But that would be extremely stupid at a time when Americans distrust the government and one of the two political parties is openly hostile to the agency, whose job it is to collect federal tax revenues. Republicans will be on the lookout for this type of bad targeting and will trumpet any case they can find. Political activists will invent false outrage stories about government thugs torturing humble citizens.

The disinformation is already flowing. These “87,000 new IRS agents” aren’t exactly the army of tax baiters that Republicans say they will be. The IRS could hire that many people over the next 10 years, but many of them would replace at least 50,000 IRS employees who are retiring. Only part of the new hires would be accountants. Others would work in engineering, support, or other departments. Some can help clear the huge backlog of unprocessed tax returns, allowing Americans who receive a refund to get their money faster.

Nor will there be 710,000 new audits by working-class Americans. This figure comes from carefully selected data and flawed assumptions tweaked to predict a tax agency rampage. PolitiFact classifies the claim as “largely false.”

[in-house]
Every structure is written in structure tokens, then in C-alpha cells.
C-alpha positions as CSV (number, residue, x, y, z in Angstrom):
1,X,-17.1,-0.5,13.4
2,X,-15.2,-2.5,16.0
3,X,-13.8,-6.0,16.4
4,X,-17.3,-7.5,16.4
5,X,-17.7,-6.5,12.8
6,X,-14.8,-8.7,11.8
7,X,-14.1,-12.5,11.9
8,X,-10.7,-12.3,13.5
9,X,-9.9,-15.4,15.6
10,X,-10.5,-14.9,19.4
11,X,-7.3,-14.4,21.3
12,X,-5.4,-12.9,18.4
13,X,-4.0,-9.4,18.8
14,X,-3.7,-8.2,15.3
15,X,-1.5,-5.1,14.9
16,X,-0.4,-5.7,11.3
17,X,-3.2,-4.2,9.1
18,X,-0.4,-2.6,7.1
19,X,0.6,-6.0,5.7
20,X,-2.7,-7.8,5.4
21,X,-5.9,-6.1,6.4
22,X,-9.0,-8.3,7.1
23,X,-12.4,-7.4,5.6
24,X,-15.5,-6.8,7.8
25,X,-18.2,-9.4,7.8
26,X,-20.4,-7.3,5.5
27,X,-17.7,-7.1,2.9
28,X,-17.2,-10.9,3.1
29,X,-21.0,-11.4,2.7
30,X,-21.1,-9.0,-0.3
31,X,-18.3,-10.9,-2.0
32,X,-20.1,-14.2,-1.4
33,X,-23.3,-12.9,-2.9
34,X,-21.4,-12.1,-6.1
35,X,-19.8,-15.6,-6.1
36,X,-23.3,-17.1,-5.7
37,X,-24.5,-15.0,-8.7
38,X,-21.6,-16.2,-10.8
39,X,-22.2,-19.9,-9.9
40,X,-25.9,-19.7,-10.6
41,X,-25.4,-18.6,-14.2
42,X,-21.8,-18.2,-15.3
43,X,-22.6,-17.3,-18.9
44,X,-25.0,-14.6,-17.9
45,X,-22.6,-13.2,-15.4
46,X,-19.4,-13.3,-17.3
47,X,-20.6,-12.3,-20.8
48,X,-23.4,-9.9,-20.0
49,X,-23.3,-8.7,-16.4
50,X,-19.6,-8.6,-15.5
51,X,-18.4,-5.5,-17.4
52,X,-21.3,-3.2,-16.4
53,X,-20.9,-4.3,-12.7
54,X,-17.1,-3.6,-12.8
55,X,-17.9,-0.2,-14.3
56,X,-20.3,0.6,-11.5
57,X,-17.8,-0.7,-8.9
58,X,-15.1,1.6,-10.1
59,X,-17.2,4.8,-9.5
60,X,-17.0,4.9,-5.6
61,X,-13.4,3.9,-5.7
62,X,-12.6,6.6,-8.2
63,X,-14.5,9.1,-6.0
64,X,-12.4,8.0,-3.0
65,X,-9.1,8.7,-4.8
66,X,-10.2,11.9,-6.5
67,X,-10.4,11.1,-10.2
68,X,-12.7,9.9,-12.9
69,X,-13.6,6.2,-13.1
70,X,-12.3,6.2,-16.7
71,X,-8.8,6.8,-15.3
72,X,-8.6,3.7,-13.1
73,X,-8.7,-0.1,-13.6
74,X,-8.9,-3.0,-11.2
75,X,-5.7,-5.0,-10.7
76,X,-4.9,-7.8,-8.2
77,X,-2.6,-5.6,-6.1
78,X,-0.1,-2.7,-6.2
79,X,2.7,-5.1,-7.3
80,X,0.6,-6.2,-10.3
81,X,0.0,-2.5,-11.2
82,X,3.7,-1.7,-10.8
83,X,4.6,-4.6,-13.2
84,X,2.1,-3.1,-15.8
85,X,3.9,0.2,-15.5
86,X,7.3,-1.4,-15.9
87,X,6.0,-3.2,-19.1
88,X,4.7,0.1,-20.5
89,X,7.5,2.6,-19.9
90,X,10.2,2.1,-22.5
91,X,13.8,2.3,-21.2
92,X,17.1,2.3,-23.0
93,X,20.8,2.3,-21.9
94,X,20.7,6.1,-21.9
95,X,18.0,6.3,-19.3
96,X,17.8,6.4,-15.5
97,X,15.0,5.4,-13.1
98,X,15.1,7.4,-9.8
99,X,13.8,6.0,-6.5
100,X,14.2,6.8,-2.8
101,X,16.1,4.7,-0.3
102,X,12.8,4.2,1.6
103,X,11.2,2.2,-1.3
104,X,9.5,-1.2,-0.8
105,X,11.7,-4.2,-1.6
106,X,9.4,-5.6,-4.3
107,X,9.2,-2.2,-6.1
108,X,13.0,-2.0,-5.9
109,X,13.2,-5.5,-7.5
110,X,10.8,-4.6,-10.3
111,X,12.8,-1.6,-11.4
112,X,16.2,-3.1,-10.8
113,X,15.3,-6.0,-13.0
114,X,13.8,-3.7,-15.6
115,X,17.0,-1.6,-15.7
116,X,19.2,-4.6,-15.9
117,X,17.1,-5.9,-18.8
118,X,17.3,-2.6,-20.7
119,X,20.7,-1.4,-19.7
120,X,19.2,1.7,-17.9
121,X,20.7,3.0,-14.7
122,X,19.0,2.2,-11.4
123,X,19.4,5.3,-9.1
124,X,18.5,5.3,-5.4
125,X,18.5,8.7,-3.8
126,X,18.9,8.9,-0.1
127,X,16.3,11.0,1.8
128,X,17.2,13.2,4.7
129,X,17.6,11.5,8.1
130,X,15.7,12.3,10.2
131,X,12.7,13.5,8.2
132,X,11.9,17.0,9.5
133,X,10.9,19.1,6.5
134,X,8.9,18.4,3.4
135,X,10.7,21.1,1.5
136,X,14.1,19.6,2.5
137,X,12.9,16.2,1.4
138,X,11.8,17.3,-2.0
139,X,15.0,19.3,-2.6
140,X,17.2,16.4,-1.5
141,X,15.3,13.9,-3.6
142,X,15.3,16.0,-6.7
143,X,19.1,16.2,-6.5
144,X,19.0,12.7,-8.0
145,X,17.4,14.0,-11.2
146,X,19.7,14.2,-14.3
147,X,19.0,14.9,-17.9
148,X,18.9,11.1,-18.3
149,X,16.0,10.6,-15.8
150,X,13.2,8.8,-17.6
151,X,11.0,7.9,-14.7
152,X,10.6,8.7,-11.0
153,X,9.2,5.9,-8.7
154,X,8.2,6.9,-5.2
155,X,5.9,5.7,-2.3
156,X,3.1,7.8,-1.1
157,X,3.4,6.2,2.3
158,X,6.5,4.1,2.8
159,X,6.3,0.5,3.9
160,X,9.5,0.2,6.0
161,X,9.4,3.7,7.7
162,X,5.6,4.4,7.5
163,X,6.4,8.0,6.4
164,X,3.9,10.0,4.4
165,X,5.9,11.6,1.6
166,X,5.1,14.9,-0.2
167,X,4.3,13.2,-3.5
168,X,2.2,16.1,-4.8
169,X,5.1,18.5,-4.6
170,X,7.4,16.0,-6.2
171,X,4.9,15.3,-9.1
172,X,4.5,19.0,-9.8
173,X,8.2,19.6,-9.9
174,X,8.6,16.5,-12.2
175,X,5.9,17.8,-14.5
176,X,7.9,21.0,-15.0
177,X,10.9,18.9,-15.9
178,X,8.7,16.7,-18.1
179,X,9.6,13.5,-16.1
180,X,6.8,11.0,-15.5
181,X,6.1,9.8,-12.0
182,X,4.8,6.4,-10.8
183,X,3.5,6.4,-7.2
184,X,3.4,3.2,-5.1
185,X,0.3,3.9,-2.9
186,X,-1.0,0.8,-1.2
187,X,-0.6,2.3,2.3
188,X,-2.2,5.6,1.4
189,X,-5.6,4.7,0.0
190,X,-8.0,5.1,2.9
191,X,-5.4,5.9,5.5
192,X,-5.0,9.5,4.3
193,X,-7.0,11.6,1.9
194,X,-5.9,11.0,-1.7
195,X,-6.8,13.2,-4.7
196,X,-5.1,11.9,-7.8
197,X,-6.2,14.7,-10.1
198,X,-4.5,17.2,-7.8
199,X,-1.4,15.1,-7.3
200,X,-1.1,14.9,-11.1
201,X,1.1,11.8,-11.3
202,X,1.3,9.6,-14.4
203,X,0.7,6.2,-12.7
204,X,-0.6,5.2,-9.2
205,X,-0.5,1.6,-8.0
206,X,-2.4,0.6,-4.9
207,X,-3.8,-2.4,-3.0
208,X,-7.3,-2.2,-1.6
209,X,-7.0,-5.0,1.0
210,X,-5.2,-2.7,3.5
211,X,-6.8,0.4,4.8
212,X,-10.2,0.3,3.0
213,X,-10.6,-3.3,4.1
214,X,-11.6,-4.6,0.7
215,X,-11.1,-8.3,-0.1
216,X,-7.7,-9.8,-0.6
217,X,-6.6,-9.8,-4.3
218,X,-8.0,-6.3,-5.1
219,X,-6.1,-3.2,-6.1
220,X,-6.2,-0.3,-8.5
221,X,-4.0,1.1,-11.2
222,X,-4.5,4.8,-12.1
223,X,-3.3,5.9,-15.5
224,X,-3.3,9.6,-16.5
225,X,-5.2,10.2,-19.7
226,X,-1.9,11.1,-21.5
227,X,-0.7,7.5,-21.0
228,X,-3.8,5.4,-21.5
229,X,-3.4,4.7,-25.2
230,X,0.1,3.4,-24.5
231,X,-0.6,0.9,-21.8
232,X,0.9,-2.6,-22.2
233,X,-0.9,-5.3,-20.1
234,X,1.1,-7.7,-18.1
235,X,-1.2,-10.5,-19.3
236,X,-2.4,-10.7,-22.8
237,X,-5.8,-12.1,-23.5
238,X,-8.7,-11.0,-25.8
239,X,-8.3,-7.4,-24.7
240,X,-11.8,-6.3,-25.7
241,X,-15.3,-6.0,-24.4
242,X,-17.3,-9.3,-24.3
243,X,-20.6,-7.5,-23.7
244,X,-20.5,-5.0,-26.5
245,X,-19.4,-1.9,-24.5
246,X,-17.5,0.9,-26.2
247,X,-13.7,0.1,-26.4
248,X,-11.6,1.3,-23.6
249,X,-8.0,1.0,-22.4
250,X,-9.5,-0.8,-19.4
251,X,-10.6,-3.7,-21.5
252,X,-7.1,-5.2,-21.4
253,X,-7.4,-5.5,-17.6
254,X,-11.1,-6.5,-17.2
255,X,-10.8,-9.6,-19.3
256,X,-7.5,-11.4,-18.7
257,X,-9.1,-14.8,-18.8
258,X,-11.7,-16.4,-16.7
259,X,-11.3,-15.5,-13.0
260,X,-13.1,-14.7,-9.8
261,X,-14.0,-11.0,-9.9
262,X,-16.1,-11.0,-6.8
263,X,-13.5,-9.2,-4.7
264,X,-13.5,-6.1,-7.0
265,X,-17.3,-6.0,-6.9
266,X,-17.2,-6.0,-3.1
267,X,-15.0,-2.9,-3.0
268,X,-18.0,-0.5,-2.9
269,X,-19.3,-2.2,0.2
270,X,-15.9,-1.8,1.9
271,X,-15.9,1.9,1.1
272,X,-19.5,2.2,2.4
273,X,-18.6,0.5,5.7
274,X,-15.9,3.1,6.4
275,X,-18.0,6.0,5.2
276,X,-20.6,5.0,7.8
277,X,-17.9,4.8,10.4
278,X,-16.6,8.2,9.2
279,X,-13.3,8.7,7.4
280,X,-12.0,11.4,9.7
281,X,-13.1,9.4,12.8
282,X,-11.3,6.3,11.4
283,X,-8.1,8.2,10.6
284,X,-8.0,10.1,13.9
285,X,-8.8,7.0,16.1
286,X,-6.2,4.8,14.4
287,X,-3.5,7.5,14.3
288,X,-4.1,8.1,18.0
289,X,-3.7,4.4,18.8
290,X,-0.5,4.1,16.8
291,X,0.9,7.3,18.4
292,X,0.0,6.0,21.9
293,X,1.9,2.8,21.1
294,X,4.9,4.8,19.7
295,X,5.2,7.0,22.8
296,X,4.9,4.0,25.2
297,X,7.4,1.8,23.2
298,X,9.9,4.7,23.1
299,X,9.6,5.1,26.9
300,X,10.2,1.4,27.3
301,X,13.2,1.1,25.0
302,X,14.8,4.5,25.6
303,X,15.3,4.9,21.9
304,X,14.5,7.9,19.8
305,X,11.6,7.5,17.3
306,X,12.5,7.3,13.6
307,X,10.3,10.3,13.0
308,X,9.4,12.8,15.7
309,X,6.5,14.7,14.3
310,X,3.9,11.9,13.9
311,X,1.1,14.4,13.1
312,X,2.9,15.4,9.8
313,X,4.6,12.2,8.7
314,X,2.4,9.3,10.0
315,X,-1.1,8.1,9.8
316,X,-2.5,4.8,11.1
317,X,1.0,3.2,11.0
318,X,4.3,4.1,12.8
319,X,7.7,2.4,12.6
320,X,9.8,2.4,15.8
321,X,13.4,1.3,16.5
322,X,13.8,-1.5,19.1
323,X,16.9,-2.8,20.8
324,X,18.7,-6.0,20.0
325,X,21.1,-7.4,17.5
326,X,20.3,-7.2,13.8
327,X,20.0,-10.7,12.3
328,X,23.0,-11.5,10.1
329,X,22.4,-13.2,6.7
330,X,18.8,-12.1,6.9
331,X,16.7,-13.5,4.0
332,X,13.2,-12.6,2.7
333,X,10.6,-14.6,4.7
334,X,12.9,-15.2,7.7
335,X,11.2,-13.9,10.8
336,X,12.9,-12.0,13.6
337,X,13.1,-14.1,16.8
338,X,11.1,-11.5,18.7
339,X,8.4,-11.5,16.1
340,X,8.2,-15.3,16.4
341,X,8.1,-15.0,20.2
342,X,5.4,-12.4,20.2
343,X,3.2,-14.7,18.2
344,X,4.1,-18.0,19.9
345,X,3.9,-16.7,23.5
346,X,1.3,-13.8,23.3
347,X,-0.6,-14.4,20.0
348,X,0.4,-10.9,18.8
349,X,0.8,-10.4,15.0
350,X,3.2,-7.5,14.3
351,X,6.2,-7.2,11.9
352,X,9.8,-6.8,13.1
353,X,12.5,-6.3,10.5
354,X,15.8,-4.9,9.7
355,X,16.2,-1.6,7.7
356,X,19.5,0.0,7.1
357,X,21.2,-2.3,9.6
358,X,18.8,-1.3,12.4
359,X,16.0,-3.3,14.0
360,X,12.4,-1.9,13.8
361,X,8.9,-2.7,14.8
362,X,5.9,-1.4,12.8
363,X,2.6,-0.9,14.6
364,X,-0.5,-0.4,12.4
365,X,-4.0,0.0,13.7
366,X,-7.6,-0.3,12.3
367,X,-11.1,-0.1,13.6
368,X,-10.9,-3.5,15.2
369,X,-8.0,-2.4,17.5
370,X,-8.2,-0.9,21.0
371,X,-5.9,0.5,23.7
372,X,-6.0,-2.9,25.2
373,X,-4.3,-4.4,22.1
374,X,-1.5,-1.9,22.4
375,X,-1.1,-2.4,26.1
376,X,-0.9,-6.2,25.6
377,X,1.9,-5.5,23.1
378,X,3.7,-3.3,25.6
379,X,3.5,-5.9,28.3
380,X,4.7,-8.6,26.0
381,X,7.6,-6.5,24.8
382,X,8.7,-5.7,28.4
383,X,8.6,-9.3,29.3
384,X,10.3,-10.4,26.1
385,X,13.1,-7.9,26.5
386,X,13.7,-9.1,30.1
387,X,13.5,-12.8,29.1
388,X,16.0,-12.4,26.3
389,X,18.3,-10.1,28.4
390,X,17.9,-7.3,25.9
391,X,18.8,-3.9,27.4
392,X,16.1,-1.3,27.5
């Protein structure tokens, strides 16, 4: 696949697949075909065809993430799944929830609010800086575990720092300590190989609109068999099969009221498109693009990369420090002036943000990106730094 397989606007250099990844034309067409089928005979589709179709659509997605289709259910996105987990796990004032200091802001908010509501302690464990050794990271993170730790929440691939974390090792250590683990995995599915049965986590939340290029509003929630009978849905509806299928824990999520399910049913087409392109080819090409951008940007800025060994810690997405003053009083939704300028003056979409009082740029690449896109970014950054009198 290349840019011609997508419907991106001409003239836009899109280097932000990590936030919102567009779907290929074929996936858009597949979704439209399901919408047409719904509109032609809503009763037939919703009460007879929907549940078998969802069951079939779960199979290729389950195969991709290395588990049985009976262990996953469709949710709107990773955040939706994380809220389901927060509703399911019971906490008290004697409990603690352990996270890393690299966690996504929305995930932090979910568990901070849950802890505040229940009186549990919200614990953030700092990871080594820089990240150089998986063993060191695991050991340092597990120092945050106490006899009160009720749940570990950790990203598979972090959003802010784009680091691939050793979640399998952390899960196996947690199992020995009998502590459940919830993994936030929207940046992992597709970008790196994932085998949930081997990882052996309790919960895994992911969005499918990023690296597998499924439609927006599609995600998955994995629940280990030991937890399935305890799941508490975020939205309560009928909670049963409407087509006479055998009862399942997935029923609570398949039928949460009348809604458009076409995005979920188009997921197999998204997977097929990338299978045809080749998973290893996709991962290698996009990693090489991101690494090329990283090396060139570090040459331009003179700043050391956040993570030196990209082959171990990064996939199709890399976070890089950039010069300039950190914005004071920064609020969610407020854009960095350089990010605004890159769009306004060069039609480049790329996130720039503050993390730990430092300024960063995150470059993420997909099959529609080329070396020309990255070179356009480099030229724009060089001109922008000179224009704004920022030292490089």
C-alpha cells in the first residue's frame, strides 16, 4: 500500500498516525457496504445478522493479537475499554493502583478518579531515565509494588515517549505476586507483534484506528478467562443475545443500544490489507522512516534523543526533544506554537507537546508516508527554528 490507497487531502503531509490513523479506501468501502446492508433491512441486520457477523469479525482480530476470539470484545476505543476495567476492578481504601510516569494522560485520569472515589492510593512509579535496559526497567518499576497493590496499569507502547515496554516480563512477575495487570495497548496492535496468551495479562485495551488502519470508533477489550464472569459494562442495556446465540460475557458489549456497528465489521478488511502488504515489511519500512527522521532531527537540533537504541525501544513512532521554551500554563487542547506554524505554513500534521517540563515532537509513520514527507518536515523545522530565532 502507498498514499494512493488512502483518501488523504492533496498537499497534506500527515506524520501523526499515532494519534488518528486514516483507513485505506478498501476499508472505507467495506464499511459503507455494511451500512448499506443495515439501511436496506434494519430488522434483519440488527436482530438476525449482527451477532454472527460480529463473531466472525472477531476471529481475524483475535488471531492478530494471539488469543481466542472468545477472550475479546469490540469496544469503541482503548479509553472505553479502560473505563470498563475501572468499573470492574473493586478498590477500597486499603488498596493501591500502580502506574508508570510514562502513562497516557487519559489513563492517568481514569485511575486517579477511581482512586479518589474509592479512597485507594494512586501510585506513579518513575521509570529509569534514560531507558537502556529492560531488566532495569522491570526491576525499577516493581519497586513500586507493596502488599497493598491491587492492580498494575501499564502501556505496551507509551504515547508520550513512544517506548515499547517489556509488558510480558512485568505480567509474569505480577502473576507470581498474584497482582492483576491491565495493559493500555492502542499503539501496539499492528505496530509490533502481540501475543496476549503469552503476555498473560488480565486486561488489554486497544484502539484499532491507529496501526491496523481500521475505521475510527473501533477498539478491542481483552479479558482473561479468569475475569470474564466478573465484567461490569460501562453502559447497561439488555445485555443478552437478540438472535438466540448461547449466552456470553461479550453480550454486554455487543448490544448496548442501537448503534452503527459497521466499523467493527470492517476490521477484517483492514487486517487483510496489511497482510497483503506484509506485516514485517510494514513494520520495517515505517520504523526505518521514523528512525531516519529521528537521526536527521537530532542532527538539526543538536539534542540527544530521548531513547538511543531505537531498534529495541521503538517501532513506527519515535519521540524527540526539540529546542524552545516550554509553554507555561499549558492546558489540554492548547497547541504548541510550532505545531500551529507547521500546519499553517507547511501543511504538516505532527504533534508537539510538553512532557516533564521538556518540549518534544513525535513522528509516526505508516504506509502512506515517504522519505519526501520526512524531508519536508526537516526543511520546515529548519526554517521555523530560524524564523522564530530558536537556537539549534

Treasury Secretary Janet Yellen, whose department oversees the IRS, said in an Aug. 10 letter to the IRS commissioner that new resources “must not be used to increase the proportion of small businesses or households below the $400,000 threshold, which are checked against historical levels. Instead, enforcement resources will focus on high-end violations.” Yellen argued that better technology and data processing should allow the agency to avoid targeting the wrong people and more effectively identify the most likely fraudulent filers.

Could she be lying? Um, okay, sure. But why? It would be self-destructive for the IRS to harass low-income taxpayers who don’t have much money to begin with while continuing to let off the hook wealthy tax evaders. Their reputation would be for the worse if that were possible, and the backlash would be brutal in both political parties, leaving the agency without a defender.

What the IRS should, and almost certainly will, do is use the new resources to see where the money is: at wealthy filers and large corporations that sit on most of the unreported earnings. Congress and outside regulators should be careful that the IRS uses these new resources to improve tax compliance where it matters most. If it works, it should make the tax system a little fairer and maybe even improve trust in government a little. The helmsman should only be your enemy if you beat him up.